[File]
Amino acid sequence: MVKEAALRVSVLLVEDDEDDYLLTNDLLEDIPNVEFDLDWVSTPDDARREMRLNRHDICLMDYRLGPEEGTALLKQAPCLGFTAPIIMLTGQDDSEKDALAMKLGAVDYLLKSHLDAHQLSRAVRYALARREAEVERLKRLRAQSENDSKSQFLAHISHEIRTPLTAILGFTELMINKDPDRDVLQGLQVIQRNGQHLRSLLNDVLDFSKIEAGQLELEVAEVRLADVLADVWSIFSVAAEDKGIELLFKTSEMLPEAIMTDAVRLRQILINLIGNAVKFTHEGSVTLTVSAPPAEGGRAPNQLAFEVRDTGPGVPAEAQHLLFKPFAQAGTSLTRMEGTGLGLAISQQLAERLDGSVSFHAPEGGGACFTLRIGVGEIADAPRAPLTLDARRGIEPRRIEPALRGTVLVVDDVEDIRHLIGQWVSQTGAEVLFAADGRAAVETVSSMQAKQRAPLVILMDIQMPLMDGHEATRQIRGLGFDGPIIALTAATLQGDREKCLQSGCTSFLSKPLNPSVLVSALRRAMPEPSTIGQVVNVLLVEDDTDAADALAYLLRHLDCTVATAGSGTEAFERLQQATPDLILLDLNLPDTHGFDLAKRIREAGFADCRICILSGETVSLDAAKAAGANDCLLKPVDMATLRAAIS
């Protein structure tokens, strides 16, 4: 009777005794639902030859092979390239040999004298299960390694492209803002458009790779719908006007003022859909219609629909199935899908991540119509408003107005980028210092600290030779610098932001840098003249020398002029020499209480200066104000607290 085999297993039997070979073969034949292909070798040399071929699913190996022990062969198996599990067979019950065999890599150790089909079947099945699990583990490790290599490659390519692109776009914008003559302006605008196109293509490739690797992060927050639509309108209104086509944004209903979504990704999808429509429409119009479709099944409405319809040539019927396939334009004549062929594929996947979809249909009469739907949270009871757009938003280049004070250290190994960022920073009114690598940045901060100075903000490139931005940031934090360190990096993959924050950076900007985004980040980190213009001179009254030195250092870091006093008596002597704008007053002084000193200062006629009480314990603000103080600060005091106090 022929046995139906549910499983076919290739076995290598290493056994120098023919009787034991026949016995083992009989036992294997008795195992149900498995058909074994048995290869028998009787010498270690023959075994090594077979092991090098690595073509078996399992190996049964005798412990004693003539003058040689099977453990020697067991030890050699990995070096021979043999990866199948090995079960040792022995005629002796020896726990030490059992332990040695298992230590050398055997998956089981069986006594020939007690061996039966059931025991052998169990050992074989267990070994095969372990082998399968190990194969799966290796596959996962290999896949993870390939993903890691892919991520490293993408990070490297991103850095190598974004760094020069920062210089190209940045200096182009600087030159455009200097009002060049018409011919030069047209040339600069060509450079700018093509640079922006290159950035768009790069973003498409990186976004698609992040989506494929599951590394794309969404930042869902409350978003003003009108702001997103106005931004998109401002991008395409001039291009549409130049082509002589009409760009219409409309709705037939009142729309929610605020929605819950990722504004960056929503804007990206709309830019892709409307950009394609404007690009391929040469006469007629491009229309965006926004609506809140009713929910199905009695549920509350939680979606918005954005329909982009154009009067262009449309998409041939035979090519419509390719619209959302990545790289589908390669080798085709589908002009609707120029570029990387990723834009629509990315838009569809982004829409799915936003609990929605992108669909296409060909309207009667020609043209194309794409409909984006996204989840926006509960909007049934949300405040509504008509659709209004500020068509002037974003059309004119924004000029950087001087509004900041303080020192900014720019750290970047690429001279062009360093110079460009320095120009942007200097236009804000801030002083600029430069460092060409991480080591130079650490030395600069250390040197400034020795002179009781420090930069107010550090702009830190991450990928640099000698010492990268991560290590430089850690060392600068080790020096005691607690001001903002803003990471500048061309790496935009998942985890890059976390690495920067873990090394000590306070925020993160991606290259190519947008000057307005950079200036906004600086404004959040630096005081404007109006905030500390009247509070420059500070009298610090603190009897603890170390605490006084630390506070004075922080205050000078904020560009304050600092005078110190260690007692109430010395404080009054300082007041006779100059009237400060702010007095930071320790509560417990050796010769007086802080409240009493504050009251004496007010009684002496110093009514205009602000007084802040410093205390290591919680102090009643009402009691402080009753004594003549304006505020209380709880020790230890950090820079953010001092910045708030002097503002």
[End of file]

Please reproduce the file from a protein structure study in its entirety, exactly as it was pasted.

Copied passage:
Amino acid sequence: MVKEAALRVSVLLVEDDEDDYLLTNDLLEDIPNVEFDLDWVSTPDDARREMRLNRHDICLMDYRLGPEEGTALLKQAPCLGFTAPIIMLTGQDDSEKDALAMKLGAVDYLLKSHLDAHQLSRAVRYALARREAEVERLKRLRAQSENDSKSQFLAHISHEIRTPLTAILGFTELMINKDPDRDVLQGLQVIQRNGQHLRSLLNDVLDFSKIEAGQLELEVAEVRLADVLADVWSIFSVAAEDKGIELLFKTSEMLPEAIMTDAVRLRQILINLIGNAVKFTHEGSVTLTVSAPPAEGGRAPNQLAFEVRDTGPGVPAEAQHLLFKPFAQAGTSLTRMEGTGLGLAISQQLAERLDGSVSFHAPEGGGACFTLRIGVGEIADAPRAPLTLDARRGIEPRRIEPALRGTVLVVDDVEDIRHLIGQWVSQTGAEVLFAADGRAAVETVSSMQAKQRAPLVILMDIQMPLMDGHEATRQIRGLGFDGPIIALTAATLQGDREKCLQSGCTSFLSKPLNPSVLVSALRRAMPEPSTIGQVVNVLLVEDDTDAADALAYLLRHLDCTVATAGSGTEAFERLQQATPDLILLDLNLPDTHGFDLAKRIREAGFADCRICILSGETVSLDAAKAAGANDCLLKPVDMATLRAAIS
């Protein structure tokens, strides 16, 4: 009777005794639902030859092979390239040999004298299960390694492209803002458009790779719908006007003022859909219609629909199935899908991540119509408003107005980028210092600290030779610098932001840098003249020398002029020499209480200066104000607290 085999297993039997070979073969034949292909070798040399071929699913190996022990062969198996599990067979019950065999890599150790089909079947099945699990583990490790290599490659390519692109776009914008003559302006605008196109293509490739690797992060927050639509309108209104086509944004209903979504990704999808429509429409119009479709099944409405319809040539019927396939334009004549062929594929996947979809249909009469739907949270009871757009938003280049004070250290190994960022920073009114690598940045901060100075903000490139931005940031934090360190990096993959924050950076900007985004980040980190213009001179009254030195250092870091006093008596002597704008007053002084000193200062006629009480314990603000103080600060005091106090 022929046995139906549910499983076919290739076995290598290493056994120098023919009787034991026949016995083992009989036992294997008795195992149900498995058909074994048995290869028998009787010498270690023959075994090594077979092991090098690595073509078996399992190996049964005798412990004693003539003058040689099977453990020697067991030890050699990995070096021979043999990866199948090995079960040792022995005629002796020896726990030490059992332990040695298992230590050398055997998956089981069986006594020939007690061996039966059931025991052998169990050992074989267990070994095969372990082998399968190990194969799966290796596959996962290999896949993870390939993903890691892919991520490293993408990070490297991103850095190598974004760094020069920062210089190209940045200096182009600087030159455009200097009002060049018409011919030069047209040339600069060509450079700018093509640079922006290159950035768009790069973003498409990186976004698609992040989506494929599951590394794309969404930042869902409350978003003003009108702001997103106005931004998109401002991008395409001039291009549409130049082509002589009409760009219409409309709705037939009142729309929610605020929605819950990722504004960056929503804007990206709309830019892709409307950009394609404007690009391929040469006469007629491009229309965006926004609506809140009713929910199905009695549920509350939680979606918005954005329909982009154009009067262009449309998409041939035979090519419509390719619209959302990545790289589908390669080798085709589908002009609707120029570029990387990723834009629509990315838009569809982004829409799915936003609990929605992108669909296409060909309207009667020609043209194309794409409909984006996204989840926006509960909007049934949300405040509504008509659709209004500020068509002037974003059309004119924004000029950087001087509004900041303080020192900014720019750290970047690429001279062009360093110079460009320095120009942007200097236009804000801030002083600029430069460092060409991480080591130079650490030395600069250390040197400034020795002179009781420090930069107010550090702009830190991450990928640099000698010492990268991560290590430089850690060392600068080790020096005691607690001001903002803003990471500048061309790496935009998942985890890059976390690495920067873990090394000590306070925020993160991606290259190519947008000057307005950079200036906004600086404004959040630096005081404007109006905030500390009247509070420059500070009298610090603190009897603890170390605490006084630390506070004075922080205050000078904020560009304050600092005078110190260690007692109430010395404080009054300082007041006779100059009237400060702010007095930071320790509560417990050796010769007086802080409240009493504050009251004496007010009684002496110093009514205009602000007084802040410093205390290591919680102090009643009402009691402080009753004594003549304006505020209380709880020790230890950090820079953010001092910045708030002097503002």